Ballad composed by a known author.
Ballad composed by an anonymous author.
Author explicitly presents the character.
Actions and emotions of character allow reader to make assumptions.
Character who does not change much in the course of a story.
Character who changes as a result of the story's events.
Comedy of Manners
Comedy that ridicules the manners (way of like, social customs, etc.) of a certain segment of society.
Lyric poem of lament, regret and sadness which may explain the speaker's mood, describe it's cause, discuss remedies, and appeal for help.
Extended metaphor or surprising analogy between seemingly dissimilar objects; displays intellectual cleverness as a result of the unusual comparison being made - may be a brief metaphor or the framework of the entire poem.
Diction of specificity, referring to a particular persons or things. Passages are rich in detail and imagery, creating striking particularity and sensuous detail - opposite of abstract language.
Struggle or clash between opposing characters or opposing forces.
Emotional implication and associations of words - may be private and personal, group (national, linguistic, racial), or universal.
Two consecutive lines of poetry that rhyme.
Dictionary definition of a word, devoid of emotion, attitude or color.
Outcome or resolution of the plot, occurring after the climax.
Duex es machina
Literary device in which divine intervention is necessary to get the protagonist out of a sticky situation or untangle an ugly plotline.
Way of speaking that is particular to a certain region or a certain group of people.
Writer's word choice.
Works designed to teach or instruct , especially moral or ethical principles.
Harsh, inharmonious, or discordant sounds.
Trivial or bad poetry.
In folklore, the spirit double of a living person.
Statement that is deliberately ambiguous, one of whose meaning is risque or suggestive.
Literature written to be performed.
Poem that reveals a "soul in action" through the speech of one character in a dream situation - the character is speaking to an identifiable buy silent listener at a dramatic moment in the speaker's life.
List of the characters in a play.
Poetry which includes elements of drama.
Tone of lamentation or commemoration for the dead.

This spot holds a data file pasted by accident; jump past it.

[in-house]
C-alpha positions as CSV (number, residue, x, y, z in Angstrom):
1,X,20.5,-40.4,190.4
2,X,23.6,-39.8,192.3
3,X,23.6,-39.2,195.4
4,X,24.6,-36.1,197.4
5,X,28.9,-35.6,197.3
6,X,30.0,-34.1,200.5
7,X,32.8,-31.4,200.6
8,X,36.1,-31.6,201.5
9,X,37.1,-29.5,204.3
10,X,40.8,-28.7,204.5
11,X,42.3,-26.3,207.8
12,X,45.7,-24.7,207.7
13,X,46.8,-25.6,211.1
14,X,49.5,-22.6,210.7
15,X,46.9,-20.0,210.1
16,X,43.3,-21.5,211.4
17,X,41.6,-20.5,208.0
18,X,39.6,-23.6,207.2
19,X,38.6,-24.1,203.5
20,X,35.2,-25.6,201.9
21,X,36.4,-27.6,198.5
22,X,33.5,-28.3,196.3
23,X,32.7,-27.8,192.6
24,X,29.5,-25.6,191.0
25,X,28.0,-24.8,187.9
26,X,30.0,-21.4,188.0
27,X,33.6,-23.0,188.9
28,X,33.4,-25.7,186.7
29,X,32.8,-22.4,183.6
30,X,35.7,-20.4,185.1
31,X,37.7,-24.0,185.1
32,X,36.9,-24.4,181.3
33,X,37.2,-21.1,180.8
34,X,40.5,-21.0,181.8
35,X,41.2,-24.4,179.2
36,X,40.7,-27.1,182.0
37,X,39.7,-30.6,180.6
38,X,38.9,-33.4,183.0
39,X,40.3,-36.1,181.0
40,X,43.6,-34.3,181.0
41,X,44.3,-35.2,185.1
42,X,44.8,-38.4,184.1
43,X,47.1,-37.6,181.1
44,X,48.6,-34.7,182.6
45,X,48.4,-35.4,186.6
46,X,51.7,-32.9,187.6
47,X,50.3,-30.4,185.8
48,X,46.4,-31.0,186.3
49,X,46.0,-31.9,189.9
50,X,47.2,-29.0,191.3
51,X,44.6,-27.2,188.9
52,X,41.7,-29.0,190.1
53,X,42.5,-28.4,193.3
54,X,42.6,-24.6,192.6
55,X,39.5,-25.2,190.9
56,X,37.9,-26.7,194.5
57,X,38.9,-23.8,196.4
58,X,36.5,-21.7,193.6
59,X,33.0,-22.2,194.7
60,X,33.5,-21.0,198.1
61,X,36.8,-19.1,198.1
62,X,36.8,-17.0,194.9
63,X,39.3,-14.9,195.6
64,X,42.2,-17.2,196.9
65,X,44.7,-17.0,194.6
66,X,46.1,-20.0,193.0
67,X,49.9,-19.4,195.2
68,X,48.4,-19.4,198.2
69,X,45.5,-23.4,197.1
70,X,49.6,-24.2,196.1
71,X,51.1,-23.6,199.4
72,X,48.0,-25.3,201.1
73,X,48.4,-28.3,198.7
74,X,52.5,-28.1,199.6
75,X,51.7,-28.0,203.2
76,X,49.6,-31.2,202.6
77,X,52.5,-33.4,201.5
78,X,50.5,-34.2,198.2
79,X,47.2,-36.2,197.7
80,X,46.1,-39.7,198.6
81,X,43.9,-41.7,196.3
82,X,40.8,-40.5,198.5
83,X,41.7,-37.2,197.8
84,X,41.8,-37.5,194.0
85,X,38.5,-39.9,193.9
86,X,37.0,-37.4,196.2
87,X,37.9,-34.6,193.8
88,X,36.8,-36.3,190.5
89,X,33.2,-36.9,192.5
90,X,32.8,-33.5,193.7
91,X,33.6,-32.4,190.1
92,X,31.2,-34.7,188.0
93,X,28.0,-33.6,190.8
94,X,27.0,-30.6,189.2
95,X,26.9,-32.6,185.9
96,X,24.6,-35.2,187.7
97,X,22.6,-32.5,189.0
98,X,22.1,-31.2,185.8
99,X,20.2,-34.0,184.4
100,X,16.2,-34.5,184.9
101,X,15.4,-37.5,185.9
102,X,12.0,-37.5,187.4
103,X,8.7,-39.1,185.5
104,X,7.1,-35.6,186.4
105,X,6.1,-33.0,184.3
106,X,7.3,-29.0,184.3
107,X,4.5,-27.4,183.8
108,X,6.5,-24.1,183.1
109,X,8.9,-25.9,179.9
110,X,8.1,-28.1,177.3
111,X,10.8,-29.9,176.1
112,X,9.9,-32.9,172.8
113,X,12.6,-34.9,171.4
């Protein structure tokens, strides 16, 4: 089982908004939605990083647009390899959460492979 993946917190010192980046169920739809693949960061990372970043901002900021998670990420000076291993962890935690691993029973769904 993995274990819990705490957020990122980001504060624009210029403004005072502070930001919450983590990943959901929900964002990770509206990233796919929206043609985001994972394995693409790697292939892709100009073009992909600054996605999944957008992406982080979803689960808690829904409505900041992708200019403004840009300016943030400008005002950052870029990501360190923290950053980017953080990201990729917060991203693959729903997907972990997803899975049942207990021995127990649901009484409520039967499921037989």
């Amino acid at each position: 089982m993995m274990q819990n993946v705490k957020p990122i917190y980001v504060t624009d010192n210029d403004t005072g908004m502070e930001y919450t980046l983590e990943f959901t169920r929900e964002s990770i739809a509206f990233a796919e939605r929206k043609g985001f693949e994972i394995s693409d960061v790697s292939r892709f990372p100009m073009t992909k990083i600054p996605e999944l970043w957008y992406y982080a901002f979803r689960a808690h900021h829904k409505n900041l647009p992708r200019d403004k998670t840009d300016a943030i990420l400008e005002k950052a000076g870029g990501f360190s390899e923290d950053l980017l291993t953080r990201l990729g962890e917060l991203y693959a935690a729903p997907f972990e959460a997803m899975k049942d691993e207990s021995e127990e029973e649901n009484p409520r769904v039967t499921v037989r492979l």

Formal lament, either for a dead person, or as an expression of a tragic sense of life.
Omission of a word or a phrase which is grammatically necessary but can be deduced from the context. (Some people prefer cats; others, dogs)
Continuation of the sense and grammatical construction of a line on the next verse or couplet occurs in run-on lines and offers contrast to end-stopped lines.
Long story told in the elevated language of poetry which relates the great deeds if a larger-than-life hero which embodies the values of a particular society.
Brief, pithy, and often paradoxical saying expressing a universal truth in a few words.
Quotation at the beginning of a poem, short story, book chapter, or other piece of literature which introduces or refers to the larger themes of the piece.
Novel in which a character (or characters) tells the story through letters (epistles) sent to a friend, relative, etc.
Lyric poem in honor of a bride, bridegroom, or both
Point at which the essential nature of something is suddenly perceived. (Intuitive gasp of reality)
Inscription used to mark burial places
Less offensive substitutes for a generally unpleasant word or comment ("earthly remains" rather than corpse)
Interjection to lend emphasis; sometimes, a profanity
in plot, the background information
Metaphor developed at great length in a literary work
Humorous tale popular in medieval times - often bawdy, dealing familiarly with clergy, ridiculing womanhood, and easily understandable.
Brief story that leads to a moral, often using animals as characters
Author of fables.